Self-editing should not be a part of the free writing experience; stream-of-consciousness writing spilling forth as fast as our hands can write or type should be the goal. This way, students can feel comfortable having their writing read and critiqued without worrying that any comments or judgments are personal.
The writers then told the stories behind their headlines. They committed themselves to read and discuss the book and write separate reviews. Ask students to reflect on and write about their writing. Encourage descriptive writing by focusing on the sounds of words.
Bring a collection of random snapshots, posters, and photos of famous artwork to class with you. The weaker students stopped trying.
Joyce explains one metawriting strategy: Back to top 7. Instead of working with traditional exercises that focus on plot outlines, point of view, and setting, give your students some challenges that will force them to really use their imaginations—and maybe even fuel a little friendly competition.
Most of the students, says Lambert, were proud to share a piece of writing done by their adult reading buddy. Would she and the Beast still have met?
Many hold back from writing anything too personal or passionate when they know someone else will see it and might even say something negative about it. In class, have students turn their summary into a paragraph of words or less. Did I try something new? Where will I go from here? He sees metawriting writing about writing as a way to help students reduce errors in their academic prose.
Why did I write this piece? He wants to begin to train their ears by asking them to make lists of wonderful sounding words. Slagle developed a more effective alternative: Help students ask questions about their writing.
It is also very effective for teaching students how to read analytically. Once they have completed their paragraph, give the class their final challenge: John Levine, a teacher-consultant with the Bay Area Writing Project Californiahelps his college freshmen integrate the ideas of several writers into a single analytical essay by asking them to create a dialogue among those writers.
As the students gazed at their own reflections, she asked this question: They must adapt to a voice that is not theirs and pretend to have knowledge they do not have.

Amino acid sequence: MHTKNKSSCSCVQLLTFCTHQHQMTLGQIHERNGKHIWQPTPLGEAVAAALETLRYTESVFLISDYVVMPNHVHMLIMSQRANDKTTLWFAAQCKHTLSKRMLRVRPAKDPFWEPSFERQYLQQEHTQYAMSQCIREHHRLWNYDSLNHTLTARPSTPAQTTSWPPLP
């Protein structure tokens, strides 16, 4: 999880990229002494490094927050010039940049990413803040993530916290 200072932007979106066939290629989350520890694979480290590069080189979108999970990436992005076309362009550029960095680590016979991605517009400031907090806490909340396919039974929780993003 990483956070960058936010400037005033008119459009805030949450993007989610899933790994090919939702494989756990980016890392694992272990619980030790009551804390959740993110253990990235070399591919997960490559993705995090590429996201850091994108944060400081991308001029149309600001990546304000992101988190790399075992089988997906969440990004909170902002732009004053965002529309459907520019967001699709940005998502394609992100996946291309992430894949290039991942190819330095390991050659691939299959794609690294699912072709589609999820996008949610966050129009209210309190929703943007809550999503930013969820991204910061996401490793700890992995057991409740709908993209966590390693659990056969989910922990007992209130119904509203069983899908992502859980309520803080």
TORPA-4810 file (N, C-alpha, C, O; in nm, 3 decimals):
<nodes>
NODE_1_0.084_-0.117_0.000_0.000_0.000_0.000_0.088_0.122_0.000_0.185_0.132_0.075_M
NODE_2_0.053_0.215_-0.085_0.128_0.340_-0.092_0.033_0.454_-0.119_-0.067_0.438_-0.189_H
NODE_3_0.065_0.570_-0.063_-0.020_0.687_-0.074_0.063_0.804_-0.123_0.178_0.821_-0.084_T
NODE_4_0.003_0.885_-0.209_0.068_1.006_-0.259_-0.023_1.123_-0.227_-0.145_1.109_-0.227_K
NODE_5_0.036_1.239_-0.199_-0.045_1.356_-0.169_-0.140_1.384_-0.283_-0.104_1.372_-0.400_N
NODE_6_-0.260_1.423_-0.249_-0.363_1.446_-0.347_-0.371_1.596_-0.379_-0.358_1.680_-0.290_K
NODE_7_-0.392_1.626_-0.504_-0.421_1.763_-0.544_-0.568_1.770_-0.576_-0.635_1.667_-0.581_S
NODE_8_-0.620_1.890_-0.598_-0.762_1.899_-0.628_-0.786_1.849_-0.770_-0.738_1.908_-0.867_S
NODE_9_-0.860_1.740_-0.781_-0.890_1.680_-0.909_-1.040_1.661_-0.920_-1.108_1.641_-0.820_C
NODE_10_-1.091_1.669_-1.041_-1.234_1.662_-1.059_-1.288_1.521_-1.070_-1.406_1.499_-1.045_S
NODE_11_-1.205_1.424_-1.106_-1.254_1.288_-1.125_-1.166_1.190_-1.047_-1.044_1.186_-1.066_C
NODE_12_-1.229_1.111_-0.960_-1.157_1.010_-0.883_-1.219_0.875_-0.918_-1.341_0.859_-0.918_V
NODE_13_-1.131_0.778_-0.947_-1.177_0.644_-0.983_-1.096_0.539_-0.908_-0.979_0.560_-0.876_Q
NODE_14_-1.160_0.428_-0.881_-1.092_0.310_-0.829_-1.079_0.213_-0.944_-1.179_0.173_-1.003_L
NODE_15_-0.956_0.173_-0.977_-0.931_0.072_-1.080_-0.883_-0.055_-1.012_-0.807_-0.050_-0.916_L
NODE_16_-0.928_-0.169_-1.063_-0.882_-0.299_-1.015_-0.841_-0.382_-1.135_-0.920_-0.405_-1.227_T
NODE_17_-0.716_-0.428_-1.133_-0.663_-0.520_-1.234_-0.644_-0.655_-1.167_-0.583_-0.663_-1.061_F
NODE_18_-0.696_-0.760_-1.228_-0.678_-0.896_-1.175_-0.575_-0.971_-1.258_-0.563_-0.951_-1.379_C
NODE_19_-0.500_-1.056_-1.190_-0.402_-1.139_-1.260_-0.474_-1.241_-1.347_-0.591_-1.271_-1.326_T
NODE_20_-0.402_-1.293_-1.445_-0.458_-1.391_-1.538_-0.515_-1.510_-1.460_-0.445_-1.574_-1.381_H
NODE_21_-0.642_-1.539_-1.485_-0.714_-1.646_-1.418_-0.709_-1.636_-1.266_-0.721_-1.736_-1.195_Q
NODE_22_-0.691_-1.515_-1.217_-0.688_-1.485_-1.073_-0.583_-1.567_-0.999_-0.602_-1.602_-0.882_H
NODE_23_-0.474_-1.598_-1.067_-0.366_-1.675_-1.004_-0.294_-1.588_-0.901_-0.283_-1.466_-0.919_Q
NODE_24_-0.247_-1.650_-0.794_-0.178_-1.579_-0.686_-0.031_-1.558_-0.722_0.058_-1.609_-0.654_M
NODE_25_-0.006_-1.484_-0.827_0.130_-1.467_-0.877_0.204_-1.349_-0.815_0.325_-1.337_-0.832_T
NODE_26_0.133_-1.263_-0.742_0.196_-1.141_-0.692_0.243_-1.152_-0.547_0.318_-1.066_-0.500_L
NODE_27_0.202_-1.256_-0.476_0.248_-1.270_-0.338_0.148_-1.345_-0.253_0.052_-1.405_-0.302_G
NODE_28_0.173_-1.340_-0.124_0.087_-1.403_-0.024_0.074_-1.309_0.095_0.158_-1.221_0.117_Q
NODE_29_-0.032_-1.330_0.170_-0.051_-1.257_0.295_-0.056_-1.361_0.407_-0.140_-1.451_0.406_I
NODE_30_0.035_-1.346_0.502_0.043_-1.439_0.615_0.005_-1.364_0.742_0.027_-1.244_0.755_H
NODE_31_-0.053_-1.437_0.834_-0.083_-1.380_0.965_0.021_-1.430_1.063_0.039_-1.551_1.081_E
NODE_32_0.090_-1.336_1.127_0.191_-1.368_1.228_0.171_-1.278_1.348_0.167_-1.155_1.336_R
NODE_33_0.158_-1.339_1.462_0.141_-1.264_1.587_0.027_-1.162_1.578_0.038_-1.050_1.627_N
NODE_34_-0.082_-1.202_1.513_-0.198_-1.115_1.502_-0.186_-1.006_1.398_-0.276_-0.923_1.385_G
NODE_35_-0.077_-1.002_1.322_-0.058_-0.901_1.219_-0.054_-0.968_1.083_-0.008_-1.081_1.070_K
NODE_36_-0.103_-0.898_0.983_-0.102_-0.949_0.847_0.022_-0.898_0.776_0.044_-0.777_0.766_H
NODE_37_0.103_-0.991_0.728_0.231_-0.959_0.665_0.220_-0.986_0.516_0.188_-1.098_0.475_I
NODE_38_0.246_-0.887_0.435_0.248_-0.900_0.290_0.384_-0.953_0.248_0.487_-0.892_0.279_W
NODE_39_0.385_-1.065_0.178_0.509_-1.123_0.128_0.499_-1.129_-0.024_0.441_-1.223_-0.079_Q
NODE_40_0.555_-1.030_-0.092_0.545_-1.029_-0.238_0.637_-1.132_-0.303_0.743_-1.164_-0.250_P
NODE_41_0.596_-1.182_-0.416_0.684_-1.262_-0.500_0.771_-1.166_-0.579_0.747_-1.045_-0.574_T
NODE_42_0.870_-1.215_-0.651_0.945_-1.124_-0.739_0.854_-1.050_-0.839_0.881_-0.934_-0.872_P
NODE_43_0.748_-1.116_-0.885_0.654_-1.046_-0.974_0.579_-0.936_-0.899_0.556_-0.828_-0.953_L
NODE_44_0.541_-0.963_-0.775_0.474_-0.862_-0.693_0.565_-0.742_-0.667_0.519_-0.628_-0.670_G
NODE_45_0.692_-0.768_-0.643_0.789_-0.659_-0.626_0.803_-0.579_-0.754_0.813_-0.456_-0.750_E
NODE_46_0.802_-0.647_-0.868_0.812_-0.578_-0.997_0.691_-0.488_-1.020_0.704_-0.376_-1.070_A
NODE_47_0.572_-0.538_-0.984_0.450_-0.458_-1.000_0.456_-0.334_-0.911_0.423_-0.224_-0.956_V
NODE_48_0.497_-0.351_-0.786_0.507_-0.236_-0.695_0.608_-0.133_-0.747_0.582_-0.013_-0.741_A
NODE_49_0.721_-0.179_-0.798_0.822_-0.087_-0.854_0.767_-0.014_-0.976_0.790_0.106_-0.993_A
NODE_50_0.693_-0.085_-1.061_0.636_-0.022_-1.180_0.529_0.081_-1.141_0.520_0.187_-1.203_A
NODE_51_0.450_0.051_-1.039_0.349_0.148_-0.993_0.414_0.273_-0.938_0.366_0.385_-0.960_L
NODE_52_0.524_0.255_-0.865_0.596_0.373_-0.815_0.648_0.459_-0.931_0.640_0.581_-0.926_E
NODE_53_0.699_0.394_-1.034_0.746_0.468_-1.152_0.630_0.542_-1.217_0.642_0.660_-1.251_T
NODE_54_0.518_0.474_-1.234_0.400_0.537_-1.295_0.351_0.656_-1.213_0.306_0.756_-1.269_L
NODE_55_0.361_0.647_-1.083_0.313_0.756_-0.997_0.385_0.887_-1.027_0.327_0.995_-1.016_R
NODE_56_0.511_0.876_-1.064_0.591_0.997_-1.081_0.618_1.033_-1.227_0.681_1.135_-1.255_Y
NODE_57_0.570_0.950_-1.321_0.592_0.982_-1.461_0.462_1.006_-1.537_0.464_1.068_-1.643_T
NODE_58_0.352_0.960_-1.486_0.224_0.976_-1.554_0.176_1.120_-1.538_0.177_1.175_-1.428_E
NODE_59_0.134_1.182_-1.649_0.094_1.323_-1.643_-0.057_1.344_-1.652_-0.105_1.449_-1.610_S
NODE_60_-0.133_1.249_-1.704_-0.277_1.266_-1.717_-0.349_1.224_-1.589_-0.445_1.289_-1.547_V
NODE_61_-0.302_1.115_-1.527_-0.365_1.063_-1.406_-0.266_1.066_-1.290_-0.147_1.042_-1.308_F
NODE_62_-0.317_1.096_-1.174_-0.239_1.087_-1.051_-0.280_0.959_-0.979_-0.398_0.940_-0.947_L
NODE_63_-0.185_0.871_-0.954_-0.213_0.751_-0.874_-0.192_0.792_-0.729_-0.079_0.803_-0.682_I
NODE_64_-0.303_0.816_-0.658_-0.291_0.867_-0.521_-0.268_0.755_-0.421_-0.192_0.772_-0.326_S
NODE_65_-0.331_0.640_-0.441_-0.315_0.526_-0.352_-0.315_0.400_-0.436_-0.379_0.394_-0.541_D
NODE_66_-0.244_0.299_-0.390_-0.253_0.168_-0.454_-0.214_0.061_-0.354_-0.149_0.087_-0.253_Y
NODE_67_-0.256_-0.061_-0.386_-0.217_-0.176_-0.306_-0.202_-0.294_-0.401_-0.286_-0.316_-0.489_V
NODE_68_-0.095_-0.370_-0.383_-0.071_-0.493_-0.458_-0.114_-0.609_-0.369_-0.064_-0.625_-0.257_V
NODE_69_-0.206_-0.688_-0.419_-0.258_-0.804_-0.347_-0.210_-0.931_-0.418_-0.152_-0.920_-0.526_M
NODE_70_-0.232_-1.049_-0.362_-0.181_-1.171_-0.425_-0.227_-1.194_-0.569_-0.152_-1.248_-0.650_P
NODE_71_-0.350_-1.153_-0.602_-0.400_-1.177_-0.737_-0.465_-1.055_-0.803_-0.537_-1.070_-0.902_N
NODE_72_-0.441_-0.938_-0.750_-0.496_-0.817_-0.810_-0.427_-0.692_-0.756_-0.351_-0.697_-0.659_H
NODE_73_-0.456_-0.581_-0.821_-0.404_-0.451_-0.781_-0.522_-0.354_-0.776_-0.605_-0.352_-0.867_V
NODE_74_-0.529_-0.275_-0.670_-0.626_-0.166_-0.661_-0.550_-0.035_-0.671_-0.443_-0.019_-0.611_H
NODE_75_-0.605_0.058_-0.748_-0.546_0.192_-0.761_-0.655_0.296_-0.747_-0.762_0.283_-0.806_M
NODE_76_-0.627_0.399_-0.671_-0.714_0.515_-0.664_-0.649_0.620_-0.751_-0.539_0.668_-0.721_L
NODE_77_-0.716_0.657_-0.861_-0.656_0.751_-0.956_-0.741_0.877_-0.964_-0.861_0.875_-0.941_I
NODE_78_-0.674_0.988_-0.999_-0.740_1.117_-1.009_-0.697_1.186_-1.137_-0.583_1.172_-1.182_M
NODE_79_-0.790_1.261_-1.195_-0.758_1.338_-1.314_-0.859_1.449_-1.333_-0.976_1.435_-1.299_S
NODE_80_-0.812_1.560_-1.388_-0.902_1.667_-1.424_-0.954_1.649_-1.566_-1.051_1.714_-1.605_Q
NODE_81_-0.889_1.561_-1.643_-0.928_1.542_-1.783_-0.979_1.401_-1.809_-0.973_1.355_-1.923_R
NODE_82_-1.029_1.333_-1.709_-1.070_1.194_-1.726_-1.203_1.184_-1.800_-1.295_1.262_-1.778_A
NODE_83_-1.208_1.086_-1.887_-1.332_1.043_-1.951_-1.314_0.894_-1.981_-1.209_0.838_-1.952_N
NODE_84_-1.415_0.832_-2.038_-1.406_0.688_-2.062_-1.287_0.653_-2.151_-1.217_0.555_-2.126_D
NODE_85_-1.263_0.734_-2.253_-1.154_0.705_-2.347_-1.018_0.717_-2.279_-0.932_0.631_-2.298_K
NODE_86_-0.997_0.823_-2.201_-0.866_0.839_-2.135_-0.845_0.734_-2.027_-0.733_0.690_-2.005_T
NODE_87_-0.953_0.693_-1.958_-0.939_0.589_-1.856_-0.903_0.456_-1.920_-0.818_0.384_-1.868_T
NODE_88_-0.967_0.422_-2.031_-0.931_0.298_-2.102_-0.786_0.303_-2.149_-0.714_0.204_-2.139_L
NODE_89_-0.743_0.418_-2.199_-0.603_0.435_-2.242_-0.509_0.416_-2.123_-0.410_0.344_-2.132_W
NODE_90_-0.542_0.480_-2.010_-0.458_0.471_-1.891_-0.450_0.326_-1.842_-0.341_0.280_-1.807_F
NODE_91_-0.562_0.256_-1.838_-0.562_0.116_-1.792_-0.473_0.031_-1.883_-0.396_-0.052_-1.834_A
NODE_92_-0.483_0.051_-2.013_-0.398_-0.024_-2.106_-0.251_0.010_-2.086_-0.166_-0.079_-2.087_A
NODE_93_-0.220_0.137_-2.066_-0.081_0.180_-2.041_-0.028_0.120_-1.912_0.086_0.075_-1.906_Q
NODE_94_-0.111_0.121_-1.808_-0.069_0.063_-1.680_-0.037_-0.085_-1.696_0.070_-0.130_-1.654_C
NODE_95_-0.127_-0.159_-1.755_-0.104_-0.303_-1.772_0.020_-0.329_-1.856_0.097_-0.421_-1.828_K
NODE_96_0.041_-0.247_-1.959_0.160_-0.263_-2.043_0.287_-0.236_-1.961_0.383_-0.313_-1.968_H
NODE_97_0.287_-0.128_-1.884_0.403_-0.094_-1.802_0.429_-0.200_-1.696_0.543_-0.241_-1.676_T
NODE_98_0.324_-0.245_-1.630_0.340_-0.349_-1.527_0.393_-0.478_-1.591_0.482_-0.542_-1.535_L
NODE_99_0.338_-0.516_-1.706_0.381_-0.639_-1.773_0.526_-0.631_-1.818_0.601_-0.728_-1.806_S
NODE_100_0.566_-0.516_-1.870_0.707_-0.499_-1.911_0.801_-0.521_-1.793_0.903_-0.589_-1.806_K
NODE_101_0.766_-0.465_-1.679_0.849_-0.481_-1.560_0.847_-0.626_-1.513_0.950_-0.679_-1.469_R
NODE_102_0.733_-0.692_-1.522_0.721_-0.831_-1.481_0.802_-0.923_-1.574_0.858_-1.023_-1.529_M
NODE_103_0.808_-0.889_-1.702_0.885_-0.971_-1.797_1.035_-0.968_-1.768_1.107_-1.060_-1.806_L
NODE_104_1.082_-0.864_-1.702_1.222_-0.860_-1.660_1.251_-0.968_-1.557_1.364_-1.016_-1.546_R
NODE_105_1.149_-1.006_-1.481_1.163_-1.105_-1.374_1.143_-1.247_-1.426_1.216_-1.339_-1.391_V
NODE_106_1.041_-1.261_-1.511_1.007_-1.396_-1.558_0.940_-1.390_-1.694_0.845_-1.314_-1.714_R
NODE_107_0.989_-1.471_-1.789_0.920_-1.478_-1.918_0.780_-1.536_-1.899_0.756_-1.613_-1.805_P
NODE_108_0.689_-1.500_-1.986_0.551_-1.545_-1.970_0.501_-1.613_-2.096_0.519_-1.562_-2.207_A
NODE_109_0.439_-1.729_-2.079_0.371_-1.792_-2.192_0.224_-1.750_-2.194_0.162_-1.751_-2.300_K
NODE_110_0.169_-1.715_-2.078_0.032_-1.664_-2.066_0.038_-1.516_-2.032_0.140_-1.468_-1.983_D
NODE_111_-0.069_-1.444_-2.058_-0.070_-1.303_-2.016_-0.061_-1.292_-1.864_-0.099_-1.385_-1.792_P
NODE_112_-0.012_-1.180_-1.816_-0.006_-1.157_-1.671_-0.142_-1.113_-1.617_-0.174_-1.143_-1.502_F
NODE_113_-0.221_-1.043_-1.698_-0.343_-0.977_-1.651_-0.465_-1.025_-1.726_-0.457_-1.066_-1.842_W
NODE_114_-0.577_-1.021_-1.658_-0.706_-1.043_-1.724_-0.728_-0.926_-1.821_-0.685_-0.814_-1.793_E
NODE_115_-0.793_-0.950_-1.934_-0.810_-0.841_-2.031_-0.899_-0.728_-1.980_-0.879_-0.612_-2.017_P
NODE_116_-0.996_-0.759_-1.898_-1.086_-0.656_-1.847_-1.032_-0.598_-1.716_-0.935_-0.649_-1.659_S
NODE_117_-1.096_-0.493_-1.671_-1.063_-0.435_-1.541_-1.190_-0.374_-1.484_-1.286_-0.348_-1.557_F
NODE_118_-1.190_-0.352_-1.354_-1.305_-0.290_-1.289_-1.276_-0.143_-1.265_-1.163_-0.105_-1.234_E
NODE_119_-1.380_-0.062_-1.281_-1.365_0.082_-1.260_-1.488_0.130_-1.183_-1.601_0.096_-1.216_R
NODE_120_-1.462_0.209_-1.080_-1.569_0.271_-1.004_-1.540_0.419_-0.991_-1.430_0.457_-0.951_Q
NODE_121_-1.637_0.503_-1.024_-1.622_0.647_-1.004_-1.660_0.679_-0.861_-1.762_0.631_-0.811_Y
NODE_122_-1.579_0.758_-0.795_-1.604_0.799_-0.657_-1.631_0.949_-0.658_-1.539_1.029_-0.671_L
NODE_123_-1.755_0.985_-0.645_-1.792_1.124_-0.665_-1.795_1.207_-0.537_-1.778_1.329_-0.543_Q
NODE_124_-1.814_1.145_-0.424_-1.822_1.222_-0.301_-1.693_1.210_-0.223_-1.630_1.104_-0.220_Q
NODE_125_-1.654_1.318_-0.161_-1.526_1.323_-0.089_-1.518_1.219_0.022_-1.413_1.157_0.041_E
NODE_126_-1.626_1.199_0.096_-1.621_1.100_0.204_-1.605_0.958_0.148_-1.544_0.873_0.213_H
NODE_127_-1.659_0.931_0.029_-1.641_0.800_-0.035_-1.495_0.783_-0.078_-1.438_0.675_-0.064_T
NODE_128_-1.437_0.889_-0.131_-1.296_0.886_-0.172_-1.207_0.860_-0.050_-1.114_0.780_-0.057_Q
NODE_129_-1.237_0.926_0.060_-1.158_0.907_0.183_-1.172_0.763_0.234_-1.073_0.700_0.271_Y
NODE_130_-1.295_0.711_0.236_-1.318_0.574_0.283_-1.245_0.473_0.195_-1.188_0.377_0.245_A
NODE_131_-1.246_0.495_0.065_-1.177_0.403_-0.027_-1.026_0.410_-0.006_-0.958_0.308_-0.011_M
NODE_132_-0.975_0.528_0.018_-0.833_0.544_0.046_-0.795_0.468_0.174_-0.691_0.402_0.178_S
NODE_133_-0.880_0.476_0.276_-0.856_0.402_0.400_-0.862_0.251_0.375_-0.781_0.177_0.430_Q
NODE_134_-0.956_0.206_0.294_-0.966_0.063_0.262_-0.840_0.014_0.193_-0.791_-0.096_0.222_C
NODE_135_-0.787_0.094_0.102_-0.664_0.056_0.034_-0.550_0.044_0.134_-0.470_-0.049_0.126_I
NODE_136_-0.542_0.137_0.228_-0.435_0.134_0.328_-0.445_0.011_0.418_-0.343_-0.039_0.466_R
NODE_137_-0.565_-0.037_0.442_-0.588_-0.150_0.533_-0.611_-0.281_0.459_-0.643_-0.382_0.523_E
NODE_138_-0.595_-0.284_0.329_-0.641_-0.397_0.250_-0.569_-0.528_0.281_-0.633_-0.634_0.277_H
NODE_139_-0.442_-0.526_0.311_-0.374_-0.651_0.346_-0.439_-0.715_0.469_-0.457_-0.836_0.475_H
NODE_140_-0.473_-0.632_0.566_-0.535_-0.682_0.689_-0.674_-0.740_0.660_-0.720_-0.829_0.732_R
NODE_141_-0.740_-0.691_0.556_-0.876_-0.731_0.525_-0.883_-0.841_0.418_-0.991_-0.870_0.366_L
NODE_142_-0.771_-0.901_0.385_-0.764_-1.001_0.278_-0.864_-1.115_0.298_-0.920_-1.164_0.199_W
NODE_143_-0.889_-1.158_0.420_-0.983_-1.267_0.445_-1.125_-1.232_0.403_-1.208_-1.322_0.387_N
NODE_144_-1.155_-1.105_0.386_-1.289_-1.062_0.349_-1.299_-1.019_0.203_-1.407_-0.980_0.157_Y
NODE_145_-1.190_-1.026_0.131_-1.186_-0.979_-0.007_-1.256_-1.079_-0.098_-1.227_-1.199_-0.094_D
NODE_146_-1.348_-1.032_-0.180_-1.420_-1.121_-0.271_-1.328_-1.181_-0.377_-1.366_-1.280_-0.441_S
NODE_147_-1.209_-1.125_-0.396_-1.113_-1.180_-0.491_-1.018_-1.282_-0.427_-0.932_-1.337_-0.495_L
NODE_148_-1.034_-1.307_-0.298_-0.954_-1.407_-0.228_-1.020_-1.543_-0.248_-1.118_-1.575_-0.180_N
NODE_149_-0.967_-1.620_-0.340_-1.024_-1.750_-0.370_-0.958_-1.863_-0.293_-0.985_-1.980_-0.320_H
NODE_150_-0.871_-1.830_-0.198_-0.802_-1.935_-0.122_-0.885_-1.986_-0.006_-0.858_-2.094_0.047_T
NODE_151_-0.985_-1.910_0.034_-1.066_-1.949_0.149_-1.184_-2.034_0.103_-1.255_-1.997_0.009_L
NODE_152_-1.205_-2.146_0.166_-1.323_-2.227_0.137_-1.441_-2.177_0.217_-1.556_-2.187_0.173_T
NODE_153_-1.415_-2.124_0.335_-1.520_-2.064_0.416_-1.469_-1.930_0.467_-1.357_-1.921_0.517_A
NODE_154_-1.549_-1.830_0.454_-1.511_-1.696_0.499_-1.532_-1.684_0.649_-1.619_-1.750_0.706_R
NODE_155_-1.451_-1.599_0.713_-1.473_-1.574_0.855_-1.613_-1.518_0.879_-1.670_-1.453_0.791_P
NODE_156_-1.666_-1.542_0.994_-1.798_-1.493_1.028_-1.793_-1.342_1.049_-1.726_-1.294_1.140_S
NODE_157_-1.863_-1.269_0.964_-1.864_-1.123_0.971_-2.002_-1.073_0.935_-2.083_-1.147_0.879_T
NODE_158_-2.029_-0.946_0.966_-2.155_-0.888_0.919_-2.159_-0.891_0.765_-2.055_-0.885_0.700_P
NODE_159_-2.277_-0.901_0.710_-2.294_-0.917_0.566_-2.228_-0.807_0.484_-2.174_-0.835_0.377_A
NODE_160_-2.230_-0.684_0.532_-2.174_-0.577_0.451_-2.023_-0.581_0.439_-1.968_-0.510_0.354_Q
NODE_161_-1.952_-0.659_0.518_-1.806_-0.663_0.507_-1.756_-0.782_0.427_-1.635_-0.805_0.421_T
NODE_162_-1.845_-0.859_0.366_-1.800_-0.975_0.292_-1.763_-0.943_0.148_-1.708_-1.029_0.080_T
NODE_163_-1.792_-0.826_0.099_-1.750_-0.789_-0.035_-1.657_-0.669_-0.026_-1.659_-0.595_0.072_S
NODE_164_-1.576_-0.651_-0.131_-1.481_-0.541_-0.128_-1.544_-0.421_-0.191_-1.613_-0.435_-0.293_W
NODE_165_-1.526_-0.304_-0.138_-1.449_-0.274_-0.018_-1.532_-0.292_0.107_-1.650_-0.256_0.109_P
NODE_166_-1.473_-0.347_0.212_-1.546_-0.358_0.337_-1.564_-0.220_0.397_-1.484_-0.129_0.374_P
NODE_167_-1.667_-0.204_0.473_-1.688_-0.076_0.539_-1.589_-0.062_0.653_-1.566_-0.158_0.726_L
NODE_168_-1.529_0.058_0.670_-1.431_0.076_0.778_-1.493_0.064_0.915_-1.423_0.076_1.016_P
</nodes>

Ask your students to spend some time drawing out a part of their story. She thought the student who wrote this paragraph could do better: She conceived of "Headline News. Ask them to bring in a poem, short story, or novel from a writer they admire. A man loads his laundry into the tumbling washer, the detergent sifting through the bubbling water.
It is a great way to help teach students that audience values play a significant role in creating arguments. For example, one photo might include a group of friends sitting around a campfire.
Diane Waff, co-director of the Philadelphia Writing Projecttaught in an urban school where boys outnumbered girls four to one in her classroom. Her caption explains that she understands the hurt her "burning" sarcastic remarks can generate.
Here are ten exercises and projects that you can try adding into your classes to put some of the fun back into your classroom: Bernadette Lambert, teacher-consultant with the Kennesaw Mountain Writing Project Georgiawondered what would happen if she had her sixth-grade students pair with an adult family member to read a book.
When Michael rode his bike without training wheels for the first time, this occasion provided a worthwhile topic to write about. Teach "tension" to move students beyond fluency. You can also add an element of competition to this project, if you like.
Chancer cautions that these questions should not be considered a "reflection checklist," rather they are questions that seem to be addressed frequently when writers tell the story of a particular piece. From this list, each student-adult pair chose one. What skills did I work on in this piece?The Best Creative Writing Activities for Engaging Your Learners by Lee Watanabe-Crockett | Mar 30, | Writing I was lucky to have had great creative writing teachers when I was in high school.
8 Fun Creative Writing Lesson Plans for High School Students. 8 Fun Creative Writing Lesson Plans for High School Students Find Your Novel's Opening: Quickly, Efficiently and with MORE Creativity.
Creative writing tips, prompt and exercise to help you find the best way to start your novel. Writing Lesson Plans Writing Lessons. Creative writing exercises are a good way to help develop voice, learn about the elements of storytelling, and explore new styles and genres.
These exercises can also help writers unleash their creativity and break ingrained writing reflexes. Read on for some creative writing exercises for high school aged students. Creative Writing Opportunities for High School Students February 11, | Kate Sundquist in Academics, Extracurricular Activities If you’re a high school student interested in creative writing, you may or may not have a number of broad extracurricular options to pursue during the school year, depending on your school.
Ever feel stumped? Uninspired? Blank? These creative writing prompts will kick your muse into high gear so you can start writing again.
Be creative and have fun! Here are some creative writing prompts for high school students, or upper-level middle school kids.
These prompts focus on dialogue creation, voice, and plot.Download